Last Updated on January 20, 2022, by eNotes Editorial. Word Count: 765
Shortly after the tale of Saint Cecelia is finished, two riders, one of whom is dressed like a canon, approach the party. They have observed the jolly group and have ridden very hard to catch up and join the party. The Host bids them welcome if the Canon is able...
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Shortly after the tale of Saint Cecelia is finished, two riders, one of whom is dressed like a canon, approach the party. They have observed the jolly group and have ridden very hard to catch up and join the party. The Host bids them welcome if the Canon is able to tell a merry tale or two. The Canon’s Yeoman replies that the Canon is a very important person and certainly able to contribute to the entertainment. In fact, it is hinted that he somehow knows a very great deal about a great many things. The Host is impatient with the Yeoman’s mysterious and roundabout way of speaking and tells him to come right out and say whether the man he serves is indeed a cleric. The Yeoman responds that his master is much greater than any cleric, for he can turn silver into gold.
Harry Bailley does not believe the Yeoman because the two are dressed so shabbily. This comment leads the Yeoman to air his complaints against his master, the Canon, and to reveal that the man is really an alchemist. His master tries to shut him up, but the Yeoman will not stop talking. The furious Canon rides off in a huff. Then the Yeoman promises to tell all, at the same time lamenting his own involvement in this business of changing base metal into gold and bemoaning his inability to extricate himself from the business.
There once was an alchemist disguised as a canon who was terribly evil. He supported his attempts to change base metals into gold by duping innocent people out of their money.
On the occasion of this story, the alchemist talks an old and gullible priest into buying copper and quicksilver (mercury) for him and then pretends to turn them into a sheet of sterling silver. The so-called canon pretends to allow the priest to talk him into selling his magic formula for forty pounds. The wicked alchemist then takes off with the money.
Of course, the priest has been tricked. Two times in the fake chemical processes, the quicksilver evaporated unbeknownst to the priest and the canon replaced it with liquid silver. One time, the trickster goes through the motions of turning a copper ingot (bar of metal) into silver. He actually has a silver ingot up his sleeve which he substitutes for the copper when the priest is not looking. In this way, the old clergyman, ignorant of chemistry, is convinced that the alchemist actually can turn silver into gold and is eager to buy the secret formula.
Finally, the Yeoman explains all the false efforts of his Canon and confides that they are always unsuccessful in their attempts. The only definite thing they have accomplished is the ruin of the Yeoman’s complexion because his job is always to blow on the fire to make it grow hotter and hotter. The heat and noxious vapors have ruined his skin. In his heart of hearts, the Yeoman realizes that he and his master can never turn base metal to gold, yet he and his master both persist in the attempt.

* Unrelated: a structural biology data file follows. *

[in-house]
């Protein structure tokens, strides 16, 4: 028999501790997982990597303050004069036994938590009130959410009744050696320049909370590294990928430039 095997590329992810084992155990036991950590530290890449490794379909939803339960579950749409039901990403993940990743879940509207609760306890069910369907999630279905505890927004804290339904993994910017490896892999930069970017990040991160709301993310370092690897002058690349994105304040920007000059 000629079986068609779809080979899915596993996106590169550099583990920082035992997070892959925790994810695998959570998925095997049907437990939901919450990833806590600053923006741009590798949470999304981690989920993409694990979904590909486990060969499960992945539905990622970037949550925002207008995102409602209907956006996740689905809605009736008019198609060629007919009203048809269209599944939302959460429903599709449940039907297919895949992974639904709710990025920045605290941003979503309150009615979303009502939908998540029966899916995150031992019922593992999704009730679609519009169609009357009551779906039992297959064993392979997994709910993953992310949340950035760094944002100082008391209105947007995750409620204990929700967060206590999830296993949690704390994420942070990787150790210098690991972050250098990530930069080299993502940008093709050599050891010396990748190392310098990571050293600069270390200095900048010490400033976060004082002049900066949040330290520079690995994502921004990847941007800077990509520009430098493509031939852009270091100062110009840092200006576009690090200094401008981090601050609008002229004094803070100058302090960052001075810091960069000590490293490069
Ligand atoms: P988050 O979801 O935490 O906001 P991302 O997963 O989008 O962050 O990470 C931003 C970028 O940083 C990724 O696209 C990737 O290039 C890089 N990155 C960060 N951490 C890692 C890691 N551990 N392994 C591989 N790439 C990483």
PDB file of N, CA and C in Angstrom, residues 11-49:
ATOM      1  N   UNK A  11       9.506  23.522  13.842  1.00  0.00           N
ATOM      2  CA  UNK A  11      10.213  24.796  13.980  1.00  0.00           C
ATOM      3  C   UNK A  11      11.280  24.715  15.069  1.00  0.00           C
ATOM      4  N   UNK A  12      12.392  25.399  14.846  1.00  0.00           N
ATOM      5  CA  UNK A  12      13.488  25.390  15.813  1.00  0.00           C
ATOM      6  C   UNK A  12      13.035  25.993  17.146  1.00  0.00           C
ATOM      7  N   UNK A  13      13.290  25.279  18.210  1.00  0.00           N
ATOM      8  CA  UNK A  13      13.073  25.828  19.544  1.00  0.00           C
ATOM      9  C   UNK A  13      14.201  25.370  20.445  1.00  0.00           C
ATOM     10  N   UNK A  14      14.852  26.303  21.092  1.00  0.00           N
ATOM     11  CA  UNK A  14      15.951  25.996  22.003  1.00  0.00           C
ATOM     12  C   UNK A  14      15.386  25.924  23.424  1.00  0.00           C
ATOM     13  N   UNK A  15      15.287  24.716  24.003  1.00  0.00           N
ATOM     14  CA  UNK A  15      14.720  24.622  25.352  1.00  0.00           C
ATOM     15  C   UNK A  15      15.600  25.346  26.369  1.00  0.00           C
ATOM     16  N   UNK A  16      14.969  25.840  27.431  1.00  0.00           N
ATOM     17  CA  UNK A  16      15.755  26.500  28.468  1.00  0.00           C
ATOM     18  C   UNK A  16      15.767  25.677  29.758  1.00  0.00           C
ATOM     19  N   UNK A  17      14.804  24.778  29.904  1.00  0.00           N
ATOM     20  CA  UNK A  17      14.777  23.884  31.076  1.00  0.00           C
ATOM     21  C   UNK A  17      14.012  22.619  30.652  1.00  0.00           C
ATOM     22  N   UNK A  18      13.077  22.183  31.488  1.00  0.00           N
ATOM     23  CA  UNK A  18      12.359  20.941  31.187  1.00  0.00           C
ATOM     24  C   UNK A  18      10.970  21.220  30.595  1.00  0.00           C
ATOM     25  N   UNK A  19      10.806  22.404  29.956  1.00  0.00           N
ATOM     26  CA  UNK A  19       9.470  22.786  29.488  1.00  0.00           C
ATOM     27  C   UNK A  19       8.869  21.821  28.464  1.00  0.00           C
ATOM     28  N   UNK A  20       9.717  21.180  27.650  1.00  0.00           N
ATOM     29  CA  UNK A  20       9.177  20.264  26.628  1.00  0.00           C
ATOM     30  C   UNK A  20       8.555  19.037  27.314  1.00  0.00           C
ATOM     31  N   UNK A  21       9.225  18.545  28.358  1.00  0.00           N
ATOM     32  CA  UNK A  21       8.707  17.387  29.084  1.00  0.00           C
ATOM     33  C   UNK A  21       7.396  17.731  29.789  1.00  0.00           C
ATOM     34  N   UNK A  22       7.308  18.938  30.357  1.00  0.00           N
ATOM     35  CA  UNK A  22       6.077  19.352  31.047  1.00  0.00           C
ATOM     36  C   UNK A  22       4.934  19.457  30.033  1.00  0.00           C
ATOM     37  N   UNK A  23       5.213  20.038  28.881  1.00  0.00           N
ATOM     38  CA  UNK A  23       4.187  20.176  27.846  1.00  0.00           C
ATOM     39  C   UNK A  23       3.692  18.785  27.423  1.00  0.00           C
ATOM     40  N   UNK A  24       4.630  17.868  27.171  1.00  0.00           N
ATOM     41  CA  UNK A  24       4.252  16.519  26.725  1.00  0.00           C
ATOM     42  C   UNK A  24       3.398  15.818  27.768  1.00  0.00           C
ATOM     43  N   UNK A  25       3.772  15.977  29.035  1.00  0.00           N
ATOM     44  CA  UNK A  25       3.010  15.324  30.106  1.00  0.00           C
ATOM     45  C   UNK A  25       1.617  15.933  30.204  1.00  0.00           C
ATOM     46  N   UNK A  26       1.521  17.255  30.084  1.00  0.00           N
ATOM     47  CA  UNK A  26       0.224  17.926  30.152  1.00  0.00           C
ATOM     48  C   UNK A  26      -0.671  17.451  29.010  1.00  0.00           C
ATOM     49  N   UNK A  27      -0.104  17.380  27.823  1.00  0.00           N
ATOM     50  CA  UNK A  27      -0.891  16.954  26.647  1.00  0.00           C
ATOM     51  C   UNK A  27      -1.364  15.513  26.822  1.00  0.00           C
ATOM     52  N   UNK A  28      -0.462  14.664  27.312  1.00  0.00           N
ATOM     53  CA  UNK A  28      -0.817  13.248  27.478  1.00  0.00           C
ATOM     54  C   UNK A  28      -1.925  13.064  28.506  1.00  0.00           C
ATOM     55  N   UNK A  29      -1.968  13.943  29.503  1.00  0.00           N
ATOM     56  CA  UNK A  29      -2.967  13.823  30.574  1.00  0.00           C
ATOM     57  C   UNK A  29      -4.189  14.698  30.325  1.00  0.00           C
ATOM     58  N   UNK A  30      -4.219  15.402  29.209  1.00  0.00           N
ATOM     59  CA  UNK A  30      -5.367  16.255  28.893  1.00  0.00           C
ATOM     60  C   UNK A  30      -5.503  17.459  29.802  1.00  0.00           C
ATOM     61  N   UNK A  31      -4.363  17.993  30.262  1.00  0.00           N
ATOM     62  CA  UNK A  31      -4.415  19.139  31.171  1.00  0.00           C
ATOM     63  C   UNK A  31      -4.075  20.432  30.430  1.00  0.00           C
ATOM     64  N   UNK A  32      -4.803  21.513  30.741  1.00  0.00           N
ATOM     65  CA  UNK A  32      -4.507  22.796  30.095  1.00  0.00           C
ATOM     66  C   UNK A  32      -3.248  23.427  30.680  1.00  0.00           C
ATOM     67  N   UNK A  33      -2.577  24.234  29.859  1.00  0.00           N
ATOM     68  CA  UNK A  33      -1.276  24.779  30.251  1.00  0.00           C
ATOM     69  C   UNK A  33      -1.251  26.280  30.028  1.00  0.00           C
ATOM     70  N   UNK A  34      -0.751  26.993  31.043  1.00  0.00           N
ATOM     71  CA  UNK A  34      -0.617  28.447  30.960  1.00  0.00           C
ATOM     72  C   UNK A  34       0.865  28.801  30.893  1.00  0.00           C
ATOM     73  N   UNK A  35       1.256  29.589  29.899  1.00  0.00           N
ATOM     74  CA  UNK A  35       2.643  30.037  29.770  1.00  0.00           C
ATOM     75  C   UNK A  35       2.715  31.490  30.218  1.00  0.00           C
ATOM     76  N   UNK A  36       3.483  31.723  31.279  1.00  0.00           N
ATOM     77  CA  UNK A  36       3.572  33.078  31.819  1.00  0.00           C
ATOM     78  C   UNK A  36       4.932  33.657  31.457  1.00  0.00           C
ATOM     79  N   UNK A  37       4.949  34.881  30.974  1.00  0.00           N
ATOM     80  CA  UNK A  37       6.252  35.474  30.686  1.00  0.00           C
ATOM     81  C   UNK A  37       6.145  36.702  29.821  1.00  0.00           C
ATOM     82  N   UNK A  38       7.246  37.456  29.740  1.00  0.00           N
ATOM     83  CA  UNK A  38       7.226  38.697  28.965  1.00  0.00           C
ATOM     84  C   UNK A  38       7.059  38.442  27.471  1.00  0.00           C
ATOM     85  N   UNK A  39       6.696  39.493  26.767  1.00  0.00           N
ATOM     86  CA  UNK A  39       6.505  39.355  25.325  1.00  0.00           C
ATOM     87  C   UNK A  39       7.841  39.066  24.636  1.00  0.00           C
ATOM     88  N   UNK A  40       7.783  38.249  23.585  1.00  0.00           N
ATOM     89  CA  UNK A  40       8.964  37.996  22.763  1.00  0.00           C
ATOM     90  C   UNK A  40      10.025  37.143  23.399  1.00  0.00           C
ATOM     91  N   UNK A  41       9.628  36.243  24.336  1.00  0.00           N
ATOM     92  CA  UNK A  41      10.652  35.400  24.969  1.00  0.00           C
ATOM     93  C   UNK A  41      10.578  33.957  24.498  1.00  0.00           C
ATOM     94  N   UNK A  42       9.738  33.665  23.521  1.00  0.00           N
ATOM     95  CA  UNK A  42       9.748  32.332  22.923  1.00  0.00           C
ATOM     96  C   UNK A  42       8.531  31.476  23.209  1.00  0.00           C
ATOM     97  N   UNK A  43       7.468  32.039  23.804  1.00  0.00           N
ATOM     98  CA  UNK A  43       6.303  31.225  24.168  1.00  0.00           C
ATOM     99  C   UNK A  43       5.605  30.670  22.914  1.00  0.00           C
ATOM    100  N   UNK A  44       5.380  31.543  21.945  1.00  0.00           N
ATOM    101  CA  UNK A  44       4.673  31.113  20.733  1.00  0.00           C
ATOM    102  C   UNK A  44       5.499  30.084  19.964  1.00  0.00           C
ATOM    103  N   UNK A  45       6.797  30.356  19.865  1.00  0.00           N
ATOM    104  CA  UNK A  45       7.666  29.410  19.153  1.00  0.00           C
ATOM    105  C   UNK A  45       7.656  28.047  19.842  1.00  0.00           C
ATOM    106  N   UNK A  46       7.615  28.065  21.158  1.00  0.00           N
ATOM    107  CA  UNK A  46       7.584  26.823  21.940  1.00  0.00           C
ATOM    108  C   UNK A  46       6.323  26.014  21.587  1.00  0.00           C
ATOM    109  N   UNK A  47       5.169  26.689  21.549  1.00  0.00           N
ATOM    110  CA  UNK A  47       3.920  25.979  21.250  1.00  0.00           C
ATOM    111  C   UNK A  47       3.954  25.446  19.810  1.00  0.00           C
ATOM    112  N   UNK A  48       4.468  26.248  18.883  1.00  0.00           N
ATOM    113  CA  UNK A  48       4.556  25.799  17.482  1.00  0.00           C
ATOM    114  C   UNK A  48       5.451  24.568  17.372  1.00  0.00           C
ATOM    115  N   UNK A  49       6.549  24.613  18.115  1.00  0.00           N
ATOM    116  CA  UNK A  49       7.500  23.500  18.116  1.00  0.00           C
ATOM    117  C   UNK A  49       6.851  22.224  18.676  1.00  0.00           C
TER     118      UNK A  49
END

In this prologue, for the first time in the links between the tales, something besides conversation actually transpires. New characters come riding in; one stays; the other leaves. The Canon’s Yeoman, who remains, reveals himself and his master to be outlaws of sorts, as well as complete shams. Yet, he is congenial and anxious to participate in the fun. He tells a biographical tale which appears to be about the Canon.
“The Canon’s Yeoman’s Tale” is not a typical medieval story. It seems to be a combination of the learning of the day about alchemy, preaching against alchemy, and biography/autobiography about the teller and his master. It is certain that alchemy was widely practiced in England at the time of The Canterbury Tales and that the church was strongly opposed to this pseudoscience. Ironically, alchemy was practiced almost exclusively by monks, the only ones with an adequate education in Latin to decipher the ancient texts on the subject.
It should also be noted that the narrator reveals his own complicity in the forbidden practice at the same time that he condemns it. He is a man torn. This Yeoman is so deeply involved in and fascinated by alchemy that he cannot extricate himself from this secret sin. At the same time, he realizes that alchemy is probably a false and futile effort and despises himself for his persistent slavery to the slender hope that it might prove real.